Tom and Becky Loftus make award-winning cheese in the hills of Vermont. In December, the Upper Valley Land Trust (UVLT) purchased a conservation easement on the 35 acres that make up Blythedale Farm, Inc. This was made possible through grants from the Vermont Housing and Conservation Board (VHCB) and the U.S. Department of Agricultureâ€™s Farmland Protection program. The agreement had the effect of enabling Blythedale Farm to expand and to continue Vermontâ€™s tradition of artisan cheese-making into the future.
Though the farm has been producing gourmet quality cheese for over 10 years, the Loftusâ€™ have owned and operated the business since 2004. They bought the property and cheese-making operation after working on the farm and learning the trade from the previous owner. They hand-ladle all their cheeses and use only whole milk from their 60 Jersey cows. The soft cheeses they make, Brie and Camembert, require a great deal of â€œhands-onâ€ care and are considered the most difficult of cheeses to make.
Blythedaleâ€™s award-winning Camembert, Gruyere, and Brie cheeses are highly sought after and are marketed throughout the U.S., even having been served at the White House! With demand for their products steadily increasing, the Loftusâ€™s have been expanding the cheese-making operation since buying the farm.
Growing the business was risky without securing additional land. When the Loftusâ€™s took ownership, the farm consisted of only 35 acres and relied upon over 100 acres of rented pasture and hay land to support the dairy herd. Tom and Becky sold a conservation easement in order to generate capital to purchase the land they need. â€œWe are now able to rest comfortably knowing that we have the land base we need to support our business,â€ says Tom Loftus.
The grants funding the conservation project were made because of the significance of Blythedale Farmâ€™s soil resources and management practices, and its contribution to the Vermont farm economy. Recently, the farm has received the Vermont Quality Milk Award for being in the top 2% of milk producers statewide. This award is granted to Vermont milk producers who practice sound animal husbandry and maintain the cleanliness of their cows, as well as the cleanliness and maintenance of their milking and milk storage equipment. In addition to providing a site for milk and cheese production, the farm consists of a half mile of road frontage, over 75% open farmland with approximately 80% prime and statewide significant agricultural soils, along with native grasses managed without tillage.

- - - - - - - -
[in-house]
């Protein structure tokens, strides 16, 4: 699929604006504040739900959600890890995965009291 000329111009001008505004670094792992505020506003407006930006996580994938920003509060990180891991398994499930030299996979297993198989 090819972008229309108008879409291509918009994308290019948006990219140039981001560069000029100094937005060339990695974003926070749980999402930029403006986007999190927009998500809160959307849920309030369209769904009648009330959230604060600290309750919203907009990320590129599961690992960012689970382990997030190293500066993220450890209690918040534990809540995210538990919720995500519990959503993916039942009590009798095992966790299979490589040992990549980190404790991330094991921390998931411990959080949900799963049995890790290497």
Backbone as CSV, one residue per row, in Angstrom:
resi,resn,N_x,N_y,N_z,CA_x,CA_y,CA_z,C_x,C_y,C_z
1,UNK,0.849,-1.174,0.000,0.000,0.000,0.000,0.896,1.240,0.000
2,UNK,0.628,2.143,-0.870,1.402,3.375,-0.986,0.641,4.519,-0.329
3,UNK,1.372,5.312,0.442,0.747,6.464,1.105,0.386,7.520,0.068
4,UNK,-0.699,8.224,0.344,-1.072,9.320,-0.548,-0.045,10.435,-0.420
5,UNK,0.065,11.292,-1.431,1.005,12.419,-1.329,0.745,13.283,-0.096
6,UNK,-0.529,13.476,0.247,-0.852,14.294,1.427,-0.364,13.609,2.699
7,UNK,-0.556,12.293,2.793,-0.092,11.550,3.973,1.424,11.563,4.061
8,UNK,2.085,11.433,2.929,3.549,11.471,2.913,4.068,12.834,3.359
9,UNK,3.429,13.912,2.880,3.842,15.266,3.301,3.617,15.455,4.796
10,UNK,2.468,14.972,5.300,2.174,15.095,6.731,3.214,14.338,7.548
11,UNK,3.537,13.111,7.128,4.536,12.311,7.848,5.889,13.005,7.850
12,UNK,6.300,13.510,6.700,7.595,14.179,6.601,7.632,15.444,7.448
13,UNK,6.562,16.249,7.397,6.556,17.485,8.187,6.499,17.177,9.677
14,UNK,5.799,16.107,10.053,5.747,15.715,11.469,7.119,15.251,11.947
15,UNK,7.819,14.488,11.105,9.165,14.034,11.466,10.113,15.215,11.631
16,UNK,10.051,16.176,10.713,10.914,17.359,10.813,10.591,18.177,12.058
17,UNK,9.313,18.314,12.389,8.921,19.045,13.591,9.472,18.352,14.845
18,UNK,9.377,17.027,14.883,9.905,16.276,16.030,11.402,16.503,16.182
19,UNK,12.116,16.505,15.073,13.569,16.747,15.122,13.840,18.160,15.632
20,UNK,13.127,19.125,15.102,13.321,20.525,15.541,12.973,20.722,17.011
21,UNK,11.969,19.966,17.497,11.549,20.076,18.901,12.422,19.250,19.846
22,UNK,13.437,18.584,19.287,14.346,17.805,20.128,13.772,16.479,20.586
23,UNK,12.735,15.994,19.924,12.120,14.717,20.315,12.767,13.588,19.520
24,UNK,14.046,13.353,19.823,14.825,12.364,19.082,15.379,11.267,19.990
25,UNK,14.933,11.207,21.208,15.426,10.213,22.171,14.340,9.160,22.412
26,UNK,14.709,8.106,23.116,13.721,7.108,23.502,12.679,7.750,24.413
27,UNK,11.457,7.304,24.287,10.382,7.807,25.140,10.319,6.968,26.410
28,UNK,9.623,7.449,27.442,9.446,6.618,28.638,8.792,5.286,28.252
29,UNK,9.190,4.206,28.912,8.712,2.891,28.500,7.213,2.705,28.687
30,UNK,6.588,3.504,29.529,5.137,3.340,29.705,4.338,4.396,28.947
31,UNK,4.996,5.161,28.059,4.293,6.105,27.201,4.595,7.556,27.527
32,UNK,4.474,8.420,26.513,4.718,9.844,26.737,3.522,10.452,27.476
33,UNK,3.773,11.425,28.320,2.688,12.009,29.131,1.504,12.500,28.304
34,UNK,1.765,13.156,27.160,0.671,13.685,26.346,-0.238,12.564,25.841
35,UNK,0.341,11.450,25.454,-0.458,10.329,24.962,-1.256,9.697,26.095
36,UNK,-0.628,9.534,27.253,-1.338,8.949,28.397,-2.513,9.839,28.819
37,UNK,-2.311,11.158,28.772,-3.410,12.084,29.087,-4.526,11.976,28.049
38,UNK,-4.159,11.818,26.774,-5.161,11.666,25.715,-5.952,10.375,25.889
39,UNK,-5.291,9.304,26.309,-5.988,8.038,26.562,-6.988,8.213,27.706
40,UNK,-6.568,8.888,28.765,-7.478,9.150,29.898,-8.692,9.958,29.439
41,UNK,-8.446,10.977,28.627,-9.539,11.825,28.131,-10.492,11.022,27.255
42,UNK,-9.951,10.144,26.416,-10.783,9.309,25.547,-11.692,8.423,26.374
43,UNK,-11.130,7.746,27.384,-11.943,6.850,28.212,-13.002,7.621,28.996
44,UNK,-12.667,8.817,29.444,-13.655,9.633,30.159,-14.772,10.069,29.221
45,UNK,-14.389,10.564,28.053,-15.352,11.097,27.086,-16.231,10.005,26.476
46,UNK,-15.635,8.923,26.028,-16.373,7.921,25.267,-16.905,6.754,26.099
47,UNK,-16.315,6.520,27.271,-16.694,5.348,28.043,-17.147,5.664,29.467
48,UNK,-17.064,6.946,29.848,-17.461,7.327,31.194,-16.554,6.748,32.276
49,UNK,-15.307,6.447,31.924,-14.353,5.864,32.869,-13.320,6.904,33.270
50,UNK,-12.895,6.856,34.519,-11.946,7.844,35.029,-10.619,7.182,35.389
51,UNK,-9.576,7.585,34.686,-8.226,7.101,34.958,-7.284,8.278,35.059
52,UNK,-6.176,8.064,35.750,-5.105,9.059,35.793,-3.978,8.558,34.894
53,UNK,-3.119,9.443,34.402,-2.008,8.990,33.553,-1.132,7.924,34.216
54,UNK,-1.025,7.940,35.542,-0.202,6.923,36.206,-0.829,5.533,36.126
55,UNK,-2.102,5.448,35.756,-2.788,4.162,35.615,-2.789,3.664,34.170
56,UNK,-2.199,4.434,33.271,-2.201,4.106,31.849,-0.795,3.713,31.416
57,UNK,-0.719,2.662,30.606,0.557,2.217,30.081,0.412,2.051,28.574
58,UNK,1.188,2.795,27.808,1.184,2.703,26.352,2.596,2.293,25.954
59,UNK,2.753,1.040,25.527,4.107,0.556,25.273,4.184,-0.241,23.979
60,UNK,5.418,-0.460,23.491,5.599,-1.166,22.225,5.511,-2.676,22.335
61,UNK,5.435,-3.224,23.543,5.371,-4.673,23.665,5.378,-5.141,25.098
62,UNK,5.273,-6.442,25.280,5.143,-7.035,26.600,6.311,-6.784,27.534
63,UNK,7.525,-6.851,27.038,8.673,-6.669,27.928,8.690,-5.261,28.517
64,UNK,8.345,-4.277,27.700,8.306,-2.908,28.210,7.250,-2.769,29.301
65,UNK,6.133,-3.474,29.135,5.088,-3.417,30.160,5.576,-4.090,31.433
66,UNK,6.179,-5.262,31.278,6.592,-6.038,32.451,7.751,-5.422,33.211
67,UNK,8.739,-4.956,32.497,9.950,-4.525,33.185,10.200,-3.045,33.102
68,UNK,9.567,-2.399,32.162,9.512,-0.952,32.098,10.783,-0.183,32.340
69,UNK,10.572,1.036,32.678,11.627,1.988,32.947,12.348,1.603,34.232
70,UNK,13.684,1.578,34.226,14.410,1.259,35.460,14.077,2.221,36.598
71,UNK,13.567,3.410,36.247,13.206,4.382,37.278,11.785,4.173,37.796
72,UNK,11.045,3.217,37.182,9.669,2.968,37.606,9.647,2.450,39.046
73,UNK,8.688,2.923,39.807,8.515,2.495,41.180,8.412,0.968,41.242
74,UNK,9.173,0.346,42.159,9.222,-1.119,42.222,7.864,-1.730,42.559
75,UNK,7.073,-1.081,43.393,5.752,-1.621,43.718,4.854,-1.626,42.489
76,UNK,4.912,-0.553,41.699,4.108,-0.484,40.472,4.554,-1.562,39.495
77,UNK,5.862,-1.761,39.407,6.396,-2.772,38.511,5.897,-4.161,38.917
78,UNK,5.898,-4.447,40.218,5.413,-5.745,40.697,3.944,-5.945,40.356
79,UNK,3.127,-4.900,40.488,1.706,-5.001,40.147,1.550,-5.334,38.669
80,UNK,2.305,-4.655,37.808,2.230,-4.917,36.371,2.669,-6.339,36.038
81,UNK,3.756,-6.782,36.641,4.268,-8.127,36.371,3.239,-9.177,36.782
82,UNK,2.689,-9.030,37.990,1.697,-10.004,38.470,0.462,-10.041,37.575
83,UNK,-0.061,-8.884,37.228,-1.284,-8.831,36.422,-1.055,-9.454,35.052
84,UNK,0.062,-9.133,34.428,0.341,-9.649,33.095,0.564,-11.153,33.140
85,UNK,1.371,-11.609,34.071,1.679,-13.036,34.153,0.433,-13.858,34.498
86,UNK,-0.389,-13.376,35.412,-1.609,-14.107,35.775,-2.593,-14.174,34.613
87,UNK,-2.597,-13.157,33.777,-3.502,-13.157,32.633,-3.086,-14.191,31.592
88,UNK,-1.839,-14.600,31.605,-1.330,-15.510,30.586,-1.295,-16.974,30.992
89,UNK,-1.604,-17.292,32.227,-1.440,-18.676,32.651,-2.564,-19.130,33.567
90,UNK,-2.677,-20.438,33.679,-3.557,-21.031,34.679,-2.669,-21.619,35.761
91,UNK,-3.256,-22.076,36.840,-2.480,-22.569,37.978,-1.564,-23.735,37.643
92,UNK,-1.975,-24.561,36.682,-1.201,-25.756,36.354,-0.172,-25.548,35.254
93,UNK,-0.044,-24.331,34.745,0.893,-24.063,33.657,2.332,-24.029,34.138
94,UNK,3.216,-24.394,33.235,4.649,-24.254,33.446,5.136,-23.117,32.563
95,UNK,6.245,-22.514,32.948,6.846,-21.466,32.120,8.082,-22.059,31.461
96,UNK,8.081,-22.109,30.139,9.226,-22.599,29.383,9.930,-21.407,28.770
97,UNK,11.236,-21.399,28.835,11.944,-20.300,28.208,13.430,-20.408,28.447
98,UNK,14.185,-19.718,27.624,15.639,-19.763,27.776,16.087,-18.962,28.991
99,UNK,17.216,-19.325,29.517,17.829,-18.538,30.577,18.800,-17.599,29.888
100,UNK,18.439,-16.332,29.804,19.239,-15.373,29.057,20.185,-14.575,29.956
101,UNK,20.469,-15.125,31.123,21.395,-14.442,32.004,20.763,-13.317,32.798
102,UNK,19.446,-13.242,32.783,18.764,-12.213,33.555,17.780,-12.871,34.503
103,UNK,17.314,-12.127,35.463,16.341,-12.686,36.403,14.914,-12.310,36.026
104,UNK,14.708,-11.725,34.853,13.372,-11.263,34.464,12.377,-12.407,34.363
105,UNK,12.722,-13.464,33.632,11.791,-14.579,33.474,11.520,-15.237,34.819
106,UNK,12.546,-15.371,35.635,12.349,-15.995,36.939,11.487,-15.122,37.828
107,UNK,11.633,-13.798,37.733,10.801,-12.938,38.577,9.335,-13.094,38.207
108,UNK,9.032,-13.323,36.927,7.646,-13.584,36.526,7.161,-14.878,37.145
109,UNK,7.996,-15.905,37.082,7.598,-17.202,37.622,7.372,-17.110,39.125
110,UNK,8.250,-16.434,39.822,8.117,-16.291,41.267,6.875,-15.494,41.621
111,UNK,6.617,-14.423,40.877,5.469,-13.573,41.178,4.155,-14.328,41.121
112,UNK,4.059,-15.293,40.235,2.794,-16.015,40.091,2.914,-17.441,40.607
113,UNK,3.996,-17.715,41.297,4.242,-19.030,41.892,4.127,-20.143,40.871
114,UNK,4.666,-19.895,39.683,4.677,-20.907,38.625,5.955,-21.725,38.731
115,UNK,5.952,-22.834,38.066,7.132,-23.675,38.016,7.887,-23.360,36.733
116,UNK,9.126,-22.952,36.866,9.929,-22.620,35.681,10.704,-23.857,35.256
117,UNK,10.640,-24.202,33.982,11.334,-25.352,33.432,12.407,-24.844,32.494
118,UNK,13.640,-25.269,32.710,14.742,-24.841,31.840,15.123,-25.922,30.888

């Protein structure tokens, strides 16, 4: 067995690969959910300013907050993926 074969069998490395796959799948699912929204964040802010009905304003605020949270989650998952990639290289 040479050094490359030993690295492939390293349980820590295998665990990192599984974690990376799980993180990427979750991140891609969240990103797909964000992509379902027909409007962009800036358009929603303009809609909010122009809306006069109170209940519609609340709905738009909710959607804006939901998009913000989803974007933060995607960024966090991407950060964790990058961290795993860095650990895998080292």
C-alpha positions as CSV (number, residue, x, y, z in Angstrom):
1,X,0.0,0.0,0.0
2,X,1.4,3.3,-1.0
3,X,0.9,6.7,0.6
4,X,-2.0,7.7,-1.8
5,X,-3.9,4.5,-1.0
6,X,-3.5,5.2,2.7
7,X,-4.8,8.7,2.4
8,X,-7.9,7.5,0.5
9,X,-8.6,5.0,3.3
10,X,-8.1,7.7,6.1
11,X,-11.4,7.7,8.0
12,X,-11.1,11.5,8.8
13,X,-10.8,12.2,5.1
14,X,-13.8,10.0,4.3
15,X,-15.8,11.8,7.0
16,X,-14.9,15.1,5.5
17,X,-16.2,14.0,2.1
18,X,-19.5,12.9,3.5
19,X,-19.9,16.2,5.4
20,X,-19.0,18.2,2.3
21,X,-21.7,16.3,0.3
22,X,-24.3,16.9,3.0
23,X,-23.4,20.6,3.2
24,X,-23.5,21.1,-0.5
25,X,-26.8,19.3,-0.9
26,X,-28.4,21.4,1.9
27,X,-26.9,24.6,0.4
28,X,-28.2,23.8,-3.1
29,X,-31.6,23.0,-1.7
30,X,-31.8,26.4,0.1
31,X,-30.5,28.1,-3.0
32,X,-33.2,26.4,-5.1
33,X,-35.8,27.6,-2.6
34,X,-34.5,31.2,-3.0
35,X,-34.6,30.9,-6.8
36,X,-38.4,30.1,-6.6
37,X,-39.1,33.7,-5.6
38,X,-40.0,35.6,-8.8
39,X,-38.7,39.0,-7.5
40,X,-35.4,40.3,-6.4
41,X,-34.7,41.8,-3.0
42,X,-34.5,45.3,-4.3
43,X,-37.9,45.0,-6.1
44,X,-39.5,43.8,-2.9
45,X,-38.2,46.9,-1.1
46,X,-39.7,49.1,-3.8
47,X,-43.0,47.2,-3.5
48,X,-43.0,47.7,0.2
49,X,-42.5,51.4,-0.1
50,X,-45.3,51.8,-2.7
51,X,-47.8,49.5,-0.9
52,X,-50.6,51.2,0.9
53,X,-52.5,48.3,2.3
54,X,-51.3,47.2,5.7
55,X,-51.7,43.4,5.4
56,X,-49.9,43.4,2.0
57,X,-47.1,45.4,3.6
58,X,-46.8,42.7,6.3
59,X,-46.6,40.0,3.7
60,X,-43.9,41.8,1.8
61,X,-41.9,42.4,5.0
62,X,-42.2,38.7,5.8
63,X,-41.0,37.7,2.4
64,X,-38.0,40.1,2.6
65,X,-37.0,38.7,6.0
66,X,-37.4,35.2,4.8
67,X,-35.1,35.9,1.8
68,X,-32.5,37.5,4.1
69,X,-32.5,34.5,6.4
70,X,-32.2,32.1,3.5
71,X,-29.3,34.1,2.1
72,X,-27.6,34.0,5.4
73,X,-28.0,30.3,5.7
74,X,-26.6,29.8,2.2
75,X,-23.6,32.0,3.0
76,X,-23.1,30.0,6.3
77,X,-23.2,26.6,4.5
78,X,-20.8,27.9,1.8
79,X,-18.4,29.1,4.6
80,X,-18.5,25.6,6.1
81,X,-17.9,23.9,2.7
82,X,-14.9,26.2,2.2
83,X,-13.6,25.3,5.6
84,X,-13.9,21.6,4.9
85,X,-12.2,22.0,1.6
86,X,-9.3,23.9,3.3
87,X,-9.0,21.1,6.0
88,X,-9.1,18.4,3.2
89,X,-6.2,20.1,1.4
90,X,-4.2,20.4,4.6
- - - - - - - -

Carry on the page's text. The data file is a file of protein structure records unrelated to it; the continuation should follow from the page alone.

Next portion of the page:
The Castanea Foundation, a private organization working to increase the number of economically viable and environmentally sustainable farms in Vermont and New York, assisted with the acquisition and conservation of additional land known as â€œthe South Branch parcelâ€ which has now been brought into Blythedale Farm ownership.
The conservation of Blythedale Farm and the South Branch parcel protects a viable piece of Vermontâ€™s rural character and agricultural industry. The farm sits in the heart of Cookeville village amidst historic buildings including the Town Offices and Academy Building. Recent residential construction in the immediate vicinity of the Blythedale Farm indicated that farmland was potentially at risk for development. Tom Loftus says, â€œWe arrived here because we bought the cheese business and we found OCHP [Orange County Headwaters Project] along with some of our neighbors to be active in land conservation. Conservation is something we believe in and wanted to be a part of.â€ Now, the Loftusâ€™ open pasture forms the scenic backdrop to a â€œclassicâ€ Vermont village and sets the stage for good things to come.